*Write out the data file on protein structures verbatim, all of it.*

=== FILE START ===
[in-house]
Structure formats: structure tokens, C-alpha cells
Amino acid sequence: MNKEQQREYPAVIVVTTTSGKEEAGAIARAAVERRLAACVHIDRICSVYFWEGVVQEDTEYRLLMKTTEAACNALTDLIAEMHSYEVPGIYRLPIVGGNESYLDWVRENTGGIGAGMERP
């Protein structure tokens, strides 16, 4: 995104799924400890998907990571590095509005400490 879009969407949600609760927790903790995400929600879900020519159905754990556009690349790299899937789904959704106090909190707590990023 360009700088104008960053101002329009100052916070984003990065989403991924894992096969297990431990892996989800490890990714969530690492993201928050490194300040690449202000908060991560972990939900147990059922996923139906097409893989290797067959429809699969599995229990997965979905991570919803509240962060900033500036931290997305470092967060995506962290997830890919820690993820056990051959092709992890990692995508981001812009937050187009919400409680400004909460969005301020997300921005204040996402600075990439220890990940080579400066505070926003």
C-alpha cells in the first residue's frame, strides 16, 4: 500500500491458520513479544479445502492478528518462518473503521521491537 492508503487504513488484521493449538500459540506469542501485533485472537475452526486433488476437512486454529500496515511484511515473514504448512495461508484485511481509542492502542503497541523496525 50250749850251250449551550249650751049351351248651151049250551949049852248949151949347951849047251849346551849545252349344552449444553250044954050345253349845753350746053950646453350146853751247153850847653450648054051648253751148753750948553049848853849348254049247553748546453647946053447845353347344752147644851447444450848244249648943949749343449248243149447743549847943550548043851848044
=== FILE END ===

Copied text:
[in-house]
Structure formats: structure tokens, C-alpha cells
Amino acid sequence: MNKEQQREYPAVIVVTTTSGKEEAGAIARAAVERRLAACVHIDRICSVYFWEGVVQEDTEYRLLMKTTEAACNALTDLIAEMHSYEVPGIYRLPIVGGNESYLDWVRENTGGIGAGMERP
């Protein structure tokens, strides 16, 4: 995104799924400890998907990571590095509005400490 879009969407949600609760927790903790995400929600879900020519159905754990556009690349790299899937789904959704106090909190707590990023 360009700088104008960053101002329009100052916070984003990065989403991924894992096969297990431990892996989800490890990714969530690492993201928050490194300040690449202000908060991560972990939900147990059922996923139906097409893989290797067959429809699969599995229990997965979905991570919803509240962060900033500036931290997305470092967060995506962290997830890919820690993820056990051959092709992890990692995508981001812009937050187009919400409680400004909460969005301020997300921005204040996402600075990439220890990940080579400066505070926003």
C-alpha cells in the first residue's frame, strides 16, 4: 500500500491458520513479544479445502492478528518462518473503521521491537 492508503487504513488484521493449538500459540506469542501485533485472537475452526486433488476437512486454529500496515511484511515473514504448512495461508484485511481509542492502542503497541523496525 50250749850251250449551550249650751049351351248651151049250551949049852248949151949347951849047251849346551849545252349344552449444553250044954050345253349845753350746053950646453350146853751247153850847653450648054051648253751148753750948553049848853849348254049247553748546453647946053447845353347344752147644851447444450848244249648943949749343449248243149447743549847943550548043851848044